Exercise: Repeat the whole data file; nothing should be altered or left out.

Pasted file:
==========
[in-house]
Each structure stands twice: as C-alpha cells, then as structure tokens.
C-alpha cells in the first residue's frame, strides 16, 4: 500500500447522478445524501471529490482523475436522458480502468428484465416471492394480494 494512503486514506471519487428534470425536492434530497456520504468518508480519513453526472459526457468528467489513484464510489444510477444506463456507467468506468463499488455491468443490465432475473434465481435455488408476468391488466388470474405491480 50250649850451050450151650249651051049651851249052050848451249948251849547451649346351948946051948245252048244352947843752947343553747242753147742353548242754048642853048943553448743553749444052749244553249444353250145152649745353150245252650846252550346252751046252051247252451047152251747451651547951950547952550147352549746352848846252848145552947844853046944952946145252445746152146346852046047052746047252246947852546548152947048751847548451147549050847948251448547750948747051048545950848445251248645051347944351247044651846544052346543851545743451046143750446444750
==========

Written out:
[in-house]
Each structure stands twice: as C-alpha cells, then as structure tokens.
C-alpha cells in the first residue's frame, strides 16, 4: 500500500447522478445524501471529490482523475436522458480502468428484465416471492394480494 494512503486514506471519487428534470425536492434530497456520504468518508480519513453526472459526457468528467489513484464510489444510477444506463456507467468506468463499488455491468443490465432475473434465481435455488408476468391488466388470474405491480 50250649850451050450151650249651051049651851249052050848451249948251849547451649346351948946051948245252048244352947843752947343553747242753147742353548242754048642853048943553448743553749444052749244553249444353250145152649745353150245252650846252550346252751046252051247252451047152251747451651547951950547952550147352549746352848846252848145552947844853046944952946145252445746152146346852046047052746047252246947852546548152947048751847548451147549050847948251448547750948747051048545950848445251248645051347944351247044651846544052346543851545743451046143750446444750